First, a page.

Lack of rain forests affect recovery work in São PauloWednesday April 15th, 2015
São Paulo, April 15, 2015 – forest plantations are usually made in the summer period with the forecast of rain between October and March. But in the last two years it has rained less than usual, which affected several forest restoration projects undertaken by the Green Initiative as Planting Waters, implemented in São Paulo. It was initially planned to plant 20 hectares of riparian forests and 30 hectares of agroforestry systems in early 2014 in the municipalities of Iperó, Itapetininga, Piedade, Porto Feliz, Salto de Pirapora and São Carlos. Due to the drought, these crops had to be made in the season the end of 2014 and early 2015.
Unfortunately, the planting of trees that will help recover the water resources of the state was hampered by the very lack of water. They were postponed because the plants require a lot of water distributed in the first months of their lives on growing after inserted on site. This period is crucial for the establishment of trees in the field. Long periods of drought compromise the rooting of cuttings, and leave them more susceptible to problems related to plantations dry like fire.
“Typically, plantations are performed with the application of hydrogel (material that retains moisture in soil) in the cradle (hole) where the seedlings are placed. This product guarantees their survival in short periods of drought, but their use does not replace the need for irrigation or perform planting at the time of occurrence of rainfall, “says Pedro Barral, forestry director of the Green Initiative. In addition, the hydrogel also needs water. It needs to be hydrated prior to its application to gradually release water to the plants.
In some places in the interior of São Paulo, as the case of the Ribeira Valley (BNDES Atlantic Forest Initiative project), the plantations hired by the institution might have continuity with the use of a greater amount of hydrogel. But besides the increased volume of material used, there was the need for greater care than ever spent the plantations in places where it was possible to implant the seedlings. “Like, for example, plant only in areas closest to rivers,” says Julianna Colonna, environmental management.
Blame it on St. Peter?
The year 2014 was the 13th rainy season (October-March) drier since the Weather Station (MS) of the Institute of Astronomy, Geophysics and Atmospheric Sciences (IAG) of the University of São Paulo (USP) in 1932 began to measure precipitation (amount of water that falls from the sky) in the Metropolitan Region of São Paulo, according to the expert in precipitation, Augusto José Pereira Filho, a professor at IAG / USP. “The weather forecast for summer 2014 indicate near-normal rainfall. The nearly 20 models that are used in prognosis failed to climate assessment, “he explains.
Despite the surprise, this is a climate variability. “The climate changes, what is normal,” says Pereira Filho. For example, according to the expert, since measurement began, the rainy season of 1941 was the driest. “Therefore, it makes sense to say that this drought was a record for three thousand years. Incidentally, the rainy periods of the last four years are among the ten wettest of the entire series of 81 years, “he says.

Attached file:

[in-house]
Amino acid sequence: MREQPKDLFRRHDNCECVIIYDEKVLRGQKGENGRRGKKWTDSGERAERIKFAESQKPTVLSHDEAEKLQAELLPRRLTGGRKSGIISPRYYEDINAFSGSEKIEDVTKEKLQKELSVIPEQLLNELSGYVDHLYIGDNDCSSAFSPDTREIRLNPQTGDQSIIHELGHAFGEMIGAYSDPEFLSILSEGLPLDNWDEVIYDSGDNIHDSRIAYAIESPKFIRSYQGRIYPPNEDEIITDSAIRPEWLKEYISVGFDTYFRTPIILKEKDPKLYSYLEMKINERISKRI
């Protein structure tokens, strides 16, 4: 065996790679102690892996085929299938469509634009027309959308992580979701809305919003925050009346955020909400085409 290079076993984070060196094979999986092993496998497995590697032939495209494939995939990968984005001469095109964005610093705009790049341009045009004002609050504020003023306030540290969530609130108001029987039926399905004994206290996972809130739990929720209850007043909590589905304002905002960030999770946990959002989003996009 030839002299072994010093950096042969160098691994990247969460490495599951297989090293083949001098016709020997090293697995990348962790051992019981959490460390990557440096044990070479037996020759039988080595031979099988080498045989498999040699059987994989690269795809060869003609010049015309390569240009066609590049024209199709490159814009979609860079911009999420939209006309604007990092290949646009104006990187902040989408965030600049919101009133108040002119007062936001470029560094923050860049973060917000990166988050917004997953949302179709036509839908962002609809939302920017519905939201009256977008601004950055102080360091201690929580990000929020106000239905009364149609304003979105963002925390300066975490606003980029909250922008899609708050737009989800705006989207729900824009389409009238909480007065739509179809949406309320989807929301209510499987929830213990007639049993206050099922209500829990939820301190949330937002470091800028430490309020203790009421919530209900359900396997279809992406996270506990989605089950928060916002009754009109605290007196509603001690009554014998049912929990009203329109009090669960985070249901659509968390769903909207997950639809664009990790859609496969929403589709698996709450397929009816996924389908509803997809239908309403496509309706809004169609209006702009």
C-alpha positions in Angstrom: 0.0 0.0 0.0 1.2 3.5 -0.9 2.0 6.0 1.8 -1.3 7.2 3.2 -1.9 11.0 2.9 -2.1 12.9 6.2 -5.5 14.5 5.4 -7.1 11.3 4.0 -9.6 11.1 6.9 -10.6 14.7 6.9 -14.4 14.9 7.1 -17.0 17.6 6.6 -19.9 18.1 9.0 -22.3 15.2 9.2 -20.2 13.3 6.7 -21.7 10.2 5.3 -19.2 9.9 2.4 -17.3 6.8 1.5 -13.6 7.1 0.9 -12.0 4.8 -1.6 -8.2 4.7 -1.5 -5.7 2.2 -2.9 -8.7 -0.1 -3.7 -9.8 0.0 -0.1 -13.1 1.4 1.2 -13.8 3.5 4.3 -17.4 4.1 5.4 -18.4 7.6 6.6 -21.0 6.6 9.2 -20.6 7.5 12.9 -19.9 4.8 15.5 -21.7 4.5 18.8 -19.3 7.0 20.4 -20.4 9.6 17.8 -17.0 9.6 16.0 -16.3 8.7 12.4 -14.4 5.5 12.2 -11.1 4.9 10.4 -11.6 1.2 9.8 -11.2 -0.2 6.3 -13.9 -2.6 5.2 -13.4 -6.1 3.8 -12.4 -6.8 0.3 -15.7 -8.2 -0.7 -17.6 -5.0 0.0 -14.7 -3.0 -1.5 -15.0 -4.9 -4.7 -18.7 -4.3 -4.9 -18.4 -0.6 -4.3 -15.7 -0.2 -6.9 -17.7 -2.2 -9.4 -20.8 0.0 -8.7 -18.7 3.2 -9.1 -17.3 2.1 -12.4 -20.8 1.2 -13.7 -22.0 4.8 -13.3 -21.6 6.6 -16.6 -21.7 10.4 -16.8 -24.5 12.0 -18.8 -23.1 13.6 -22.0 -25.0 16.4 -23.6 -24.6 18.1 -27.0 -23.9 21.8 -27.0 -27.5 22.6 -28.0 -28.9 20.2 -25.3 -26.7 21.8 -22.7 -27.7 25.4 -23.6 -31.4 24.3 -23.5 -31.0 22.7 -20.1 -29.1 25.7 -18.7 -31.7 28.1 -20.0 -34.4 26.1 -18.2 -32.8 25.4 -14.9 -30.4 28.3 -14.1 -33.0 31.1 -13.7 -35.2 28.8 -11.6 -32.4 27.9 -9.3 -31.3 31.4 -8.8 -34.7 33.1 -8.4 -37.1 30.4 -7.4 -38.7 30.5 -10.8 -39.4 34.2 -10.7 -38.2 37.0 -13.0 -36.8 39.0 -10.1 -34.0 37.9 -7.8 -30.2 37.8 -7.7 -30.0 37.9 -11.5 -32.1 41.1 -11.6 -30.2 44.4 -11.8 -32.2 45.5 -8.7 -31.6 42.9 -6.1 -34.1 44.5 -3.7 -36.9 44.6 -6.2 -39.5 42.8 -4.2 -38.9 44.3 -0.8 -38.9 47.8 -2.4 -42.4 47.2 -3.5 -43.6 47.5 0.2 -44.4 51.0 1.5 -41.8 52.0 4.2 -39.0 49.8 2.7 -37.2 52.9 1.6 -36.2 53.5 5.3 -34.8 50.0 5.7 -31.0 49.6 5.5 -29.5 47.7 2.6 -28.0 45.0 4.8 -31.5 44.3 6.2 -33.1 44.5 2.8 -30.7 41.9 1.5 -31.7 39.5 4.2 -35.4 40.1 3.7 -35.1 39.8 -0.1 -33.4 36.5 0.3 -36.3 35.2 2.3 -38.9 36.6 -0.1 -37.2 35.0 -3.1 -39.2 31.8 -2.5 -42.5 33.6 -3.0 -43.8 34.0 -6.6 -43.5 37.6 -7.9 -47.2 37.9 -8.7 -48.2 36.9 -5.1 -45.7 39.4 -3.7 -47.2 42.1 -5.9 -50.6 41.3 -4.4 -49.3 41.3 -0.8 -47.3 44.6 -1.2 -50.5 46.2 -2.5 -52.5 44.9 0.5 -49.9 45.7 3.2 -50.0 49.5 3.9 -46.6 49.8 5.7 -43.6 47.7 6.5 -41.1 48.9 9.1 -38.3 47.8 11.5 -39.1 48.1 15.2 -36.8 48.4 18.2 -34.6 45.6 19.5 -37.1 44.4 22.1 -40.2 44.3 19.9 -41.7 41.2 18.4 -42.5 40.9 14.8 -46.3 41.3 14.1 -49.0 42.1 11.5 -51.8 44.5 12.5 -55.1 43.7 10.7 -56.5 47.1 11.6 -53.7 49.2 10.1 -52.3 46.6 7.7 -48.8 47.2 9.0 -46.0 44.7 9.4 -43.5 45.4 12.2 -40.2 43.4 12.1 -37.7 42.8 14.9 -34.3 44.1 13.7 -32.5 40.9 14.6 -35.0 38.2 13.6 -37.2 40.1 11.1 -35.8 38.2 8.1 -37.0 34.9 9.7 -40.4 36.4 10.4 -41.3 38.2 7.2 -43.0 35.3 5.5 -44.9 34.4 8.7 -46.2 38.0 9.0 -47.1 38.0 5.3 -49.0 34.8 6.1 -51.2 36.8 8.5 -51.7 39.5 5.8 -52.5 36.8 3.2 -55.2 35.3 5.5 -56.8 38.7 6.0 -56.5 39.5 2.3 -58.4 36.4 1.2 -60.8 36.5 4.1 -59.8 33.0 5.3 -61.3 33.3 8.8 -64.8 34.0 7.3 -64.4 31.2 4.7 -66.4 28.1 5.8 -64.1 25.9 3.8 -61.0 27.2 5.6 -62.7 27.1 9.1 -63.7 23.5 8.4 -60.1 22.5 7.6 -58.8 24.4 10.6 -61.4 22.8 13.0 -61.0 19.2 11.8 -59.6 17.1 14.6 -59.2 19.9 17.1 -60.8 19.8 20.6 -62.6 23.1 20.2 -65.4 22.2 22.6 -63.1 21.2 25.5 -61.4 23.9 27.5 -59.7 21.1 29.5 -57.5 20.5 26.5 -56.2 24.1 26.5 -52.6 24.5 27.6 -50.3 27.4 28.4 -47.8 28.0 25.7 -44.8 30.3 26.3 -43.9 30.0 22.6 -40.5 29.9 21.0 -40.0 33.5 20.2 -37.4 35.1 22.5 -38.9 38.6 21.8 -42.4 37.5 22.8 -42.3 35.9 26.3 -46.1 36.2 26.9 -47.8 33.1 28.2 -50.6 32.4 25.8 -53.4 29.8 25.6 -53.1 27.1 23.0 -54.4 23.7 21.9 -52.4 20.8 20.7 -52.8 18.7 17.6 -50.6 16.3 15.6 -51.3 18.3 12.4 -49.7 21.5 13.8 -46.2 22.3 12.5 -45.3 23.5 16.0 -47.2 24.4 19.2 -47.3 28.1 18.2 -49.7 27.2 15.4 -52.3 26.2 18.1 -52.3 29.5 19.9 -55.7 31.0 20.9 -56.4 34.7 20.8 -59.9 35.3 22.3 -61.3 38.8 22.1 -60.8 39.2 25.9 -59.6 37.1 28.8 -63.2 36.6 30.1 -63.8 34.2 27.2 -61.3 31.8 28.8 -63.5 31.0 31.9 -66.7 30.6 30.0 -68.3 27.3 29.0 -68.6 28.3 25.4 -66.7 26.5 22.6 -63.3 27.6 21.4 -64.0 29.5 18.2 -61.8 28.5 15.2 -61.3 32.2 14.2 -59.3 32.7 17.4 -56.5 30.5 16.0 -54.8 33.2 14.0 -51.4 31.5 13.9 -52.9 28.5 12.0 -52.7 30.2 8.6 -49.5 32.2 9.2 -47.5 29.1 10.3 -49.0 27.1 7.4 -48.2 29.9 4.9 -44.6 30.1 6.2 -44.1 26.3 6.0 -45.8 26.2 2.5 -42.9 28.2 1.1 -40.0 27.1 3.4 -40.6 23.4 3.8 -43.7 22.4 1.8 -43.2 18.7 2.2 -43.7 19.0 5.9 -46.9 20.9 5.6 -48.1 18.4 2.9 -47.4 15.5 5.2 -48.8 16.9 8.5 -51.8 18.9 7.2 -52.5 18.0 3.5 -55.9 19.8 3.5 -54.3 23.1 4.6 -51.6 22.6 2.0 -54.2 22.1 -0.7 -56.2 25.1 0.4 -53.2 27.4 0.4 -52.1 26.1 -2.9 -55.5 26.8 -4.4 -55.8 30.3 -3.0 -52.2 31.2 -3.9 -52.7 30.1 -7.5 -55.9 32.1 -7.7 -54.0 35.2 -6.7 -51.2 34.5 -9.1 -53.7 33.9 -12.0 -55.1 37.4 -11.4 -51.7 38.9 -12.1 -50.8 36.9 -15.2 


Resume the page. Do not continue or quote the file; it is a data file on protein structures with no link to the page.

According to the meteorologist, which caused the recent drought was a common phenomenon called the high pressure of the South Atlantic system that has greater or lesser intensity and spatial extent depending on the atmospheric circulation patterns. This high pressure system will South Africa to the northeast and sometimes occupies an even larger area and leaves São Paulo under that drier air and warmer, as occurred earlier in the year. As this air weighs more and is more stable than the humid air, the humidity caused no rain in the region. In December 2013, the rains were concentrated further north causing floods in the Holy Spirit and in Rio de Janeiro. “We have to be aware of these changes and prepare for them,” he points out.
“The drought of 2014 was very intense as a result of decrease in rainfall associated with longer precipitation systems (called the South Atlantic Convergence Zone),” says Pereira Filho. This zone extends from the Amazon to the South-Central Atlantic. The humid air goes from the Atlantic Ocean toward the Amazon basin. There, the water is recycled with rain and moisture transport to the South and Southeast of Brazil. Rain in the Amazon back to the ocean by rivers. Some factors such as the Earth’s rotation and the Andes prevent rain spread westward. “In that sense, we are citizens of the Atlantic. If Amazon were deforested whole, research indicates that there would be a reduction in rainfall in the Amazon and, therefore, in the South and Southeast of Brazil, “he adds.
This lack of rain affecting over 2015. As the soil is drier, it takes longer for the moisture back to average conditions, even with the rain that has fallen in the Southeast. Therefore, the volume of water from the dams takes to rise. Hence the importance of planting native trees.
The Green Initiative recovers degraded riparian forests as Joanópolis (photo), one of the municipalities that are part of the Cantareira System – work that, in future, will bring benefits to the reservoir because the vegetation contributes to the regulation of the local water system. “The trees Planting Water and the Green Initiative in general, of course, will decrease the erosion of areas, ensuring greater protection of rivers. Also increase the infiltration of rain into the soil. Even if they are few, these plants will help to store more water in the soil and thus recharge the river in the dry season. Most vegetation also increase the humidity, which is beneficial to the microclimate, “says Colonna.
* Report originally published in the second issue of the journal “Planting Waters.” The complete issue can be read in the Green Initiative website .